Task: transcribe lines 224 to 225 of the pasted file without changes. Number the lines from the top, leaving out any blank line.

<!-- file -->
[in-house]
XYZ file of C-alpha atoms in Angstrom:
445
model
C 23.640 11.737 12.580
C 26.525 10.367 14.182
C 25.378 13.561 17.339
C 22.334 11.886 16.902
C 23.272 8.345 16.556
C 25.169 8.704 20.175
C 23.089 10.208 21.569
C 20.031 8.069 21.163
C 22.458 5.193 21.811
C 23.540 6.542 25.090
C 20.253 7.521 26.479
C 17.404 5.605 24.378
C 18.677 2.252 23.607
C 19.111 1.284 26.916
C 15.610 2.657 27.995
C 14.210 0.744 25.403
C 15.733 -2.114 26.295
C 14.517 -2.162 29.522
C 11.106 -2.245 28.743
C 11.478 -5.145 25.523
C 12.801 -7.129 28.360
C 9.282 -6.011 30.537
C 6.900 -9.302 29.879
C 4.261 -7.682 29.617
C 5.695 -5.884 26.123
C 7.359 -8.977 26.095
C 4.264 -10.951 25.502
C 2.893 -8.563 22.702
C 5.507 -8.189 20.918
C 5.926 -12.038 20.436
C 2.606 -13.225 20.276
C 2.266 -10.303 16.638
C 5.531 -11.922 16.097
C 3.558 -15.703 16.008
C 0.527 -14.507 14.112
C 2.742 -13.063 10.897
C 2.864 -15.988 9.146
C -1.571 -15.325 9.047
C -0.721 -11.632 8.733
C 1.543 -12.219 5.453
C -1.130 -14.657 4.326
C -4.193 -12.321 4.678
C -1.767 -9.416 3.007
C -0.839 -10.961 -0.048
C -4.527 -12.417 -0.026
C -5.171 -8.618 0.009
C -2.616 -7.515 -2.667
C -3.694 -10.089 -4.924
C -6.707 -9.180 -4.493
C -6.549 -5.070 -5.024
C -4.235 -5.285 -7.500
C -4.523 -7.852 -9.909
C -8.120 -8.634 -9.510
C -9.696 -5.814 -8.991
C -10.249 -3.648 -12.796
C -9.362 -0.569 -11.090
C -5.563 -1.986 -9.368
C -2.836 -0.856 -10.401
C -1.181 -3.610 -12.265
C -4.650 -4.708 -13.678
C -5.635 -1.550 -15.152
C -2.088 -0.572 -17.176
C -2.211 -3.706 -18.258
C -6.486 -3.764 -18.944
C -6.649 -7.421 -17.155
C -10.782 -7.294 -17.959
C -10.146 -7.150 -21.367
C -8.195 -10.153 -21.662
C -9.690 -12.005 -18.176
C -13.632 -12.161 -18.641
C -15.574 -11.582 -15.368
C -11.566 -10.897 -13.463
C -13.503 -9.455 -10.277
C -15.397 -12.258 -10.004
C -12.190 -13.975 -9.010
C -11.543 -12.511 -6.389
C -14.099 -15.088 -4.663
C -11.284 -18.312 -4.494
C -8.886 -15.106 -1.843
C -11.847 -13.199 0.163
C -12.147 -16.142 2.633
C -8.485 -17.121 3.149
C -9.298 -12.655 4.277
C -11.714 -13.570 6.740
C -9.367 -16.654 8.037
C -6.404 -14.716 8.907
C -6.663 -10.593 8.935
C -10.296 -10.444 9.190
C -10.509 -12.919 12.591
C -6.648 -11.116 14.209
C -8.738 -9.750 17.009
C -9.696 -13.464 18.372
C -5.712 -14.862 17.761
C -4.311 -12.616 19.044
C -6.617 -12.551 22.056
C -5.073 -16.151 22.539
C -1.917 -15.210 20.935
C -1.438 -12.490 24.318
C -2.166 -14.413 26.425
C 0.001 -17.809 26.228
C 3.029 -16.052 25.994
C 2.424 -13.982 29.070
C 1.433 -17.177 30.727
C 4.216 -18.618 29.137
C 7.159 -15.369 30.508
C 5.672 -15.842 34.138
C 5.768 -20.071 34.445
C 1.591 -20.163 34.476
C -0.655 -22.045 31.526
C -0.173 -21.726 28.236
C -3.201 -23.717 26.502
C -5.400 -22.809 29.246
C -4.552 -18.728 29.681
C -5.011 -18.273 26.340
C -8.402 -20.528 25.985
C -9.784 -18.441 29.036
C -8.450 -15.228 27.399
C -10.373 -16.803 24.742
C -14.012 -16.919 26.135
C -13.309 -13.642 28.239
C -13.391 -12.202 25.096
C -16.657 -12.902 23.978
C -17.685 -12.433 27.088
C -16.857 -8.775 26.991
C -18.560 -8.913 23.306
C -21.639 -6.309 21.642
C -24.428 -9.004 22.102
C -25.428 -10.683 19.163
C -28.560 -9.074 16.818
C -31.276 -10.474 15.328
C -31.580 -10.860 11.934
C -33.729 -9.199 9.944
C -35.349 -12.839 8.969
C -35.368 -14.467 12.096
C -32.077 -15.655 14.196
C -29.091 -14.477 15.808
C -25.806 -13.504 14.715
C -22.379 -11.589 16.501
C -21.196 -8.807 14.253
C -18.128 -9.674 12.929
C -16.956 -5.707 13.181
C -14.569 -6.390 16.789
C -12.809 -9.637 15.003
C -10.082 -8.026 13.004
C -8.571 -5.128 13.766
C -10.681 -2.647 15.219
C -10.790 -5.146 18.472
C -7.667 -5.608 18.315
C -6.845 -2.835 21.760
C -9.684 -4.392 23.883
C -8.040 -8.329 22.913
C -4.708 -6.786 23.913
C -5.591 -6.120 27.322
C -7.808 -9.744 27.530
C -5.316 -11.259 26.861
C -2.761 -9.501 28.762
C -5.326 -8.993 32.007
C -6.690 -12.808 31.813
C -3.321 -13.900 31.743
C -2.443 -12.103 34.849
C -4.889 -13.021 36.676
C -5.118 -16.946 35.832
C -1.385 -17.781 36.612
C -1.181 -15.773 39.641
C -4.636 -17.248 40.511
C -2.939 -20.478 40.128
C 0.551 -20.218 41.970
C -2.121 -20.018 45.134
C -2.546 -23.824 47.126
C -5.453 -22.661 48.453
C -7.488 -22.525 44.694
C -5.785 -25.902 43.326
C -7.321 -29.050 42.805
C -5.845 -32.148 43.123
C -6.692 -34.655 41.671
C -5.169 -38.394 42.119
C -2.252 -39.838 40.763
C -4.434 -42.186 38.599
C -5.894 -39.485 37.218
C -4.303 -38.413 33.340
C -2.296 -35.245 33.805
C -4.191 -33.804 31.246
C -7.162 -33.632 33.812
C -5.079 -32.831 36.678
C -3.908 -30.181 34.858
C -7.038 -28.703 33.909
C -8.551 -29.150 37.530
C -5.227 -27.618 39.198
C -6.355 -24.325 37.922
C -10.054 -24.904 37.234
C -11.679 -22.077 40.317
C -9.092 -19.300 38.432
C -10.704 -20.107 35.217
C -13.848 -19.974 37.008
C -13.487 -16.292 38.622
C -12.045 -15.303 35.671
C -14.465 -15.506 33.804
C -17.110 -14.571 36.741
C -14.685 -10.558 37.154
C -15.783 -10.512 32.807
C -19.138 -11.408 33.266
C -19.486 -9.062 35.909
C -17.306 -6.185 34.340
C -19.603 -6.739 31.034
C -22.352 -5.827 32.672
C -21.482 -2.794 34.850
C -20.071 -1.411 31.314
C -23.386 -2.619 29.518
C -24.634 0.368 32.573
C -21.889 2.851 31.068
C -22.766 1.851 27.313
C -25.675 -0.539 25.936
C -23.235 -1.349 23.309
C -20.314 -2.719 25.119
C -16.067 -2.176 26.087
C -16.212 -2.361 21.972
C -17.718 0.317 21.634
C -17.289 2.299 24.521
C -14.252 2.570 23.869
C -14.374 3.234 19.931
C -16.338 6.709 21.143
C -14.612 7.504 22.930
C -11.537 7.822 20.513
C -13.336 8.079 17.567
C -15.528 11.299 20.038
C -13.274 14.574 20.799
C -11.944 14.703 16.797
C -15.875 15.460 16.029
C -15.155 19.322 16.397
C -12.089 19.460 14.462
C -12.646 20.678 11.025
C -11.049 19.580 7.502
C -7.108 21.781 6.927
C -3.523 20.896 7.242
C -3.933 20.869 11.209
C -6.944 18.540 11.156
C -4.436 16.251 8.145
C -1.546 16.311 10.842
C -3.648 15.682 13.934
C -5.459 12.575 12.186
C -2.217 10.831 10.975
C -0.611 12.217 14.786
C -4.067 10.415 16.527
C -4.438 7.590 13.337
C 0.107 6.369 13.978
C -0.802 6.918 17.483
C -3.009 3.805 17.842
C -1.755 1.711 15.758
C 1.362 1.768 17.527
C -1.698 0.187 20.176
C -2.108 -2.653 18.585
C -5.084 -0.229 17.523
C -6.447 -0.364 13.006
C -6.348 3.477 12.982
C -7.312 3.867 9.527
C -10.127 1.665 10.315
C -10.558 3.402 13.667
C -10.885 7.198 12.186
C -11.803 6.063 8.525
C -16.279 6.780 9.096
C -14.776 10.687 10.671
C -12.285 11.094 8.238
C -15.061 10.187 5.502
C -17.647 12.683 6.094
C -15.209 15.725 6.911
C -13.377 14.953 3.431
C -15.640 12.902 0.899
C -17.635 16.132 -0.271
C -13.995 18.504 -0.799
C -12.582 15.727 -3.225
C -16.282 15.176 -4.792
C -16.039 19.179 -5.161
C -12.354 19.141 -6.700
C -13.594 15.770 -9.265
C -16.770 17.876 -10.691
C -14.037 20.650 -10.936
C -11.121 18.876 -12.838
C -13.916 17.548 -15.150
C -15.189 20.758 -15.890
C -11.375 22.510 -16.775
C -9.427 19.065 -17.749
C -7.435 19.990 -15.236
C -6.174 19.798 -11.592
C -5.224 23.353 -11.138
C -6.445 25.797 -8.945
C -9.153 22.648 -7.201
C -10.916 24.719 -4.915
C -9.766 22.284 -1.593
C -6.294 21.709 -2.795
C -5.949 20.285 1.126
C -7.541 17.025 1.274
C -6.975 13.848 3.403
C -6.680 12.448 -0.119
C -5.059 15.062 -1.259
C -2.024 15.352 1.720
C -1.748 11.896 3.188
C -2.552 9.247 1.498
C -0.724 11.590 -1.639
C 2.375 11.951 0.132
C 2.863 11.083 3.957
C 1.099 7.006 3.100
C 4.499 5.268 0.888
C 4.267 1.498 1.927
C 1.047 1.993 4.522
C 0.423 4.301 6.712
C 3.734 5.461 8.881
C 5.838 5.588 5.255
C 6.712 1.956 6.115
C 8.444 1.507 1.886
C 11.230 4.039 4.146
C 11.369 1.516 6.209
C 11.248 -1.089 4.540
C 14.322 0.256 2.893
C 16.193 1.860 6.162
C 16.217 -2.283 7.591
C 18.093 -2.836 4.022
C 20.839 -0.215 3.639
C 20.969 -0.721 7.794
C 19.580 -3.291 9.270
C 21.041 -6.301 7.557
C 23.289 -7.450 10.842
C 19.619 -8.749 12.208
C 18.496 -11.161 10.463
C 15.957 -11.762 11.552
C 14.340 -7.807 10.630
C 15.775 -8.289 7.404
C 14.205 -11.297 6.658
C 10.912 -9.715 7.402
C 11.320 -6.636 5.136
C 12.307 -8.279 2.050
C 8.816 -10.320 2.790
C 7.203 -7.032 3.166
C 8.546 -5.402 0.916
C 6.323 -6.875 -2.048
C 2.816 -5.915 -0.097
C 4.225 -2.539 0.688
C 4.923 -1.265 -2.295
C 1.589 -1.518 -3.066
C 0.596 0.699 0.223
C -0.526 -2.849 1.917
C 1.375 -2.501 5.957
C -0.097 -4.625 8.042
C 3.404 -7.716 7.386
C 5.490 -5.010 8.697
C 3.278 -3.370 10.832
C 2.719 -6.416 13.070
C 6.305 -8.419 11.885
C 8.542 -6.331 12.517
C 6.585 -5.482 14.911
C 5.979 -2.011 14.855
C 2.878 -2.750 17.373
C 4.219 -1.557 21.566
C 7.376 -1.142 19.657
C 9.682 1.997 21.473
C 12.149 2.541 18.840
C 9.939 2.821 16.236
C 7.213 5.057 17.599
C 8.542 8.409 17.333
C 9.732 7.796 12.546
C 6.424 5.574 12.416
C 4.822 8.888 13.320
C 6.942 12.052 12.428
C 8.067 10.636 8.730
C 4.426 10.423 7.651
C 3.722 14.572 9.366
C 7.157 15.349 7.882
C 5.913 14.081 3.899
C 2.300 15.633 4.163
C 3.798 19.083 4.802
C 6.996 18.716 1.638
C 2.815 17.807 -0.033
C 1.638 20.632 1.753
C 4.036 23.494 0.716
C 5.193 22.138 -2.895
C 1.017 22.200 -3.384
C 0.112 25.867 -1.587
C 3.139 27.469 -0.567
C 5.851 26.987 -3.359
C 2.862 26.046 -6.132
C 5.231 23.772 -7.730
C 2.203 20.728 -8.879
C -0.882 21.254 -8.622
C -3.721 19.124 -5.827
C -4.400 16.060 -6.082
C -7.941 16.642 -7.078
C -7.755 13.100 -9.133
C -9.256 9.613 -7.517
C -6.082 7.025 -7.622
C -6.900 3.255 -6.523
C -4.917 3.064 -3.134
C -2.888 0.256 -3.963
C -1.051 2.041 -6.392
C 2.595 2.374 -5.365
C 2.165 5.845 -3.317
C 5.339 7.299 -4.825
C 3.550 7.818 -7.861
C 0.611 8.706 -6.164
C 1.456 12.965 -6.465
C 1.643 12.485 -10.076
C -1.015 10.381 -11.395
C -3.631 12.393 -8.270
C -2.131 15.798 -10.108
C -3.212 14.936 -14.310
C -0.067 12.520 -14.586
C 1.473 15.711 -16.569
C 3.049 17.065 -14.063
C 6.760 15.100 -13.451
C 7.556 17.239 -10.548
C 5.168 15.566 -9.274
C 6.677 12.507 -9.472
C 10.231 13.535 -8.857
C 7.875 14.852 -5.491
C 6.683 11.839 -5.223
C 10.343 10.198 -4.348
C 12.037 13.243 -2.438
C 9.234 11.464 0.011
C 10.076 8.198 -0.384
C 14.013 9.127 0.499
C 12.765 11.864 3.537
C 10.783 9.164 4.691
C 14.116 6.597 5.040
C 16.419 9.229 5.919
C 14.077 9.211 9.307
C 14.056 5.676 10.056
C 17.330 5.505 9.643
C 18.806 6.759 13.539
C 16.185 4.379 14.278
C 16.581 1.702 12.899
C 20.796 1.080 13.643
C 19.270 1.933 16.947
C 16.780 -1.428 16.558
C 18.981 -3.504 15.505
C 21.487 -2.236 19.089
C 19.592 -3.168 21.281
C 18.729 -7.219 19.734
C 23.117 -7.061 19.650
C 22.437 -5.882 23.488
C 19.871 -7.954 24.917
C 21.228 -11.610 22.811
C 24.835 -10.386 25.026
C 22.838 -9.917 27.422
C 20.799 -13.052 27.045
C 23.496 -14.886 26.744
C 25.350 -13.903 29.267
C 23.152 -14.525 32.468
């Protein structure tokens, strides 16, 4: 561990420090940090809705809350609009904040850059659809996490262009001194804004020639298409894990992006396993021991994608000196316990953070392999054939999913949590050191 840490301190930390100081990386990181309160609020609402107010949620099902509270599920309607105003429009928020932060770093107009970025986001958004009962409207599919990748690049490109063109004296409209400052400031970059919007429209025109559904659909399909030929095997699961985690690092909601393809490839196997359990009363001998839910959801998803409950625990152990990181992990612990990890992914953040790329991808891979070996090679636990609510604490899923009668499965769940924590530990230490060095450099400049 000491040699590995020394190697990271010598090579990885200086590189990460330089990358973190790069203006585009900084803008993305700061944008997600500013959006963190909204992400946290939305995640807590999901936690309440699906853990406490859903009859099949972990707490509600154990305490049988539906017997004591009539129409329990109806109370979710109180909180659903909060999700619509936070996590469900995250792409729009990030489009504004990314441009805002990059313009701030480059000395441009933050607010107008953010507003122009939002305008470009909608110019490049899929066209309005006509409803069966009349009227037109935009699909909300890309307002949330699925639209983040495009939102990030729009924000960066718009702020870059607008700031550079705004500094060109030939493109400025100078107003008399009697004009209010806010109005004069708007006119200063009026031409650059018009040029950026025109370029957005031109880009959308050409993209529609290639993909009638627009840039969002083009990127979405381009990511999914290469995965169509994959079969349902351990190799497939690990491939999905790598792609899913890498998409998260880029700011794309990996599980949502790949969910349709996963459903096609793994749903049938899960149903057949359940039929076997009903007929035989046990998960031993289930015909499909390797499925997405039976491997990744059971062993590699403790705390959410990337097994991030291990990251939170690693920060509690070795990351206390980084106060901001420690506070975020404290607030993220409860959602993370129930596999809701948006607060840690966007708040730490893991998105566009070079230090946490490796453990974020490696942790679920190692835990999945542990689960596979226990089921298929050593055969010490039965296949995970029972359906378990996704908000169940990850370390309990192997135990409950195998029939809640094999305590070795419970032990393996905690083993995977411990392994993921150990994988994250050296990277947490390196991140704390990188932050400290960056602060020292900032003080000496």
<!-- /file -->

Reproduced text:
C -14.374 3.234 19.931
C -16.338 6.709 21.143